The Length Of The Perfect Coffee Break

It’s 17 minutes, according to Derek Thompson:

DeskTime, a productivity app that tracks employees’ computer use, peeked into its data to study the behavior of its most productive workers. The highest-performing 10 percent tended to work for 52 consecutive minutes followed by a 17-minute break. Those 17 minutes were often spent away from the computer, said Julia Gifford at The Muse, by talking a walk, doing exercises, or talking to coworkers.

Telling people to focus for 52 consecutive minutes and then to immediately abandon their desks for exactly 1,020 seconds might strike you as goofy advice. But this isn’t the first observational study to show that short breaks correlate with higher productivity. In 1999, Cornell University’s Ergonomics Research Laboratory used a computer program to remind workers to take short breaks. The project concluded that “workers receiving the alerts [reminding them to stop working] were 13 percent more accurate on average in their work than coworkers who were not reminded.”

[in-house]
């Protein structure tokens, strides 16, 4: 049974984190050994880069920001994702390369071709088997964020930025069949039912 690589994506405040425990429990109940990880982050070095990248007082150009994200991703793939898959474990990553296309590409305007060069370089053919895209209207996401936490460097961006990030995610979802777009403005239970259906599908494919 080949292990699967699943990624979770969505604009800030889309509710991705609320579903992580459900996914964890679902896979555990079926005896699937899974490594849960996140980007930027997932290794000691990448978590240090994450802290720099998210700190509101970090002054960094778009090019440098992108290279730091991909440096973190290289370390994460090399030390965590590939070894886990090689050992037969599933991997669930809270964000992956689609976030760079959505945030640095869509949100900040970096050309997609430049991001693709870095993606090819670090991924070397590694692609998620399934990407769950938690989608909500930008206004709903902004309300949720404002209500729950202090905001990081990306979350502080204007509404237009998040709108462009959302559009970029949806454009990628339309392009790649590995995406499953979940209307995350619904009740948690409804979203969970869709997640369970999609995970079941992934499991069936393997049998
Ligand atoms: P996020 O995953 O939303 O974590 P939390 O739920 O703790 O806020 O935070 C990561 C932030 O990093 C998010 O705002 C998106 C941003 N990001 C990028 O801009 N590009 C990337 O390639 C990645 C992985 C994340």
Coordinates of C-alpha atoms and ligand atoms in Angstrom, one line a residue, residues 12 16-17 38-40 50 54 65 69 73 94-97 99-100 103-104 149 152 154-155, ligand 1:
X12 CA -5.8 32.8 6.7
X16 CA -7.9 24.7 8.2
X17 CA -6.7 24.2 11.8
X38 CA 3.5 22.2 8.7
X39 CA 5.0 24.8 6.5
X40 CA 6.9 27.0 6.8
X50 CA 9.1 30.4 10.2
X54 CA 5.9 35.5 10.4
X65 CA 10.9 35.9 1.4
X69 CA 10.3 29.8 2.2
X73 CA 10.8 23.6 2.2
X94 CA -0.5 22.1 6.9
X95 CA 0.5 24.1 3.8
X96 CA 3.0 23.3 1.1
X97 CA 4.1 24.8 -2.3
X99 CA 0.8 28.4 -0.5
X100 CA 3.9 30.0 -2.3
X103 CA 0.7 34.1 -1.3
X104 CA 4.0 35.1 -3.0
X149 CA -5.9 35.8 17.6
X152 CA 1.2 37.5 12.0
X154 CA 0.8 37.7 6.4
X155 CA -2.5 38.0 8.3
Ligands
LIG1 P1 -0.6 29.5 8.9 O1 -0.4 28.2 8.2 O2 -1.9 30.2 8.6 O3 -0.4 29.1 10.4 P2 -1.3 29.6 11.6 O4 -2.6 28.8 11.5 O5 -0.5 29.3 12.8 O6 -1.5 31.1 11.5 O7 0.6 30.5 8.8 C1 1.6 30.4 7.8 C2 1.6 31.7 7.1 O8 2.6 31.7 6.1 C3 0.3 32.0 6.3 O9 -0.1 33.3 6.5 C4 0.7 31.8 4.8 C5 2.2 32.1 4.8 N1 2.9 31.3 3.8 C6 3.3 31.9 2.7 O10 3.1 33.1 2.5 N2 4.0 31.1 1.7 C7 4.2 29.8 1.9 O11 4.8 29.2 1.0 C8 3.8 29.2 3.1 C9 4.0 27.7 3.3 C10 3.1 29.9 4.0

Lisa Evans stresses the importance of stepping away from the computer screen:

What was particularly surprising about the study’s results, however, was what the most productive individuals did during their breaks. “Those 17 minutes were spent completely away from the computer–not checking email, not on YouTube” says Gifford. Taking a walk, chatting with co-workers (not about work), or relaxing reading a book were some common activities the most productive employees did while on break. While many of us often feel the need to look like we’re working hard and putting in long hours at our desks, Gifford says the study shows managers the importance of ensuring employees know it’s okay to step away without fear of appearing lazy or unproductive.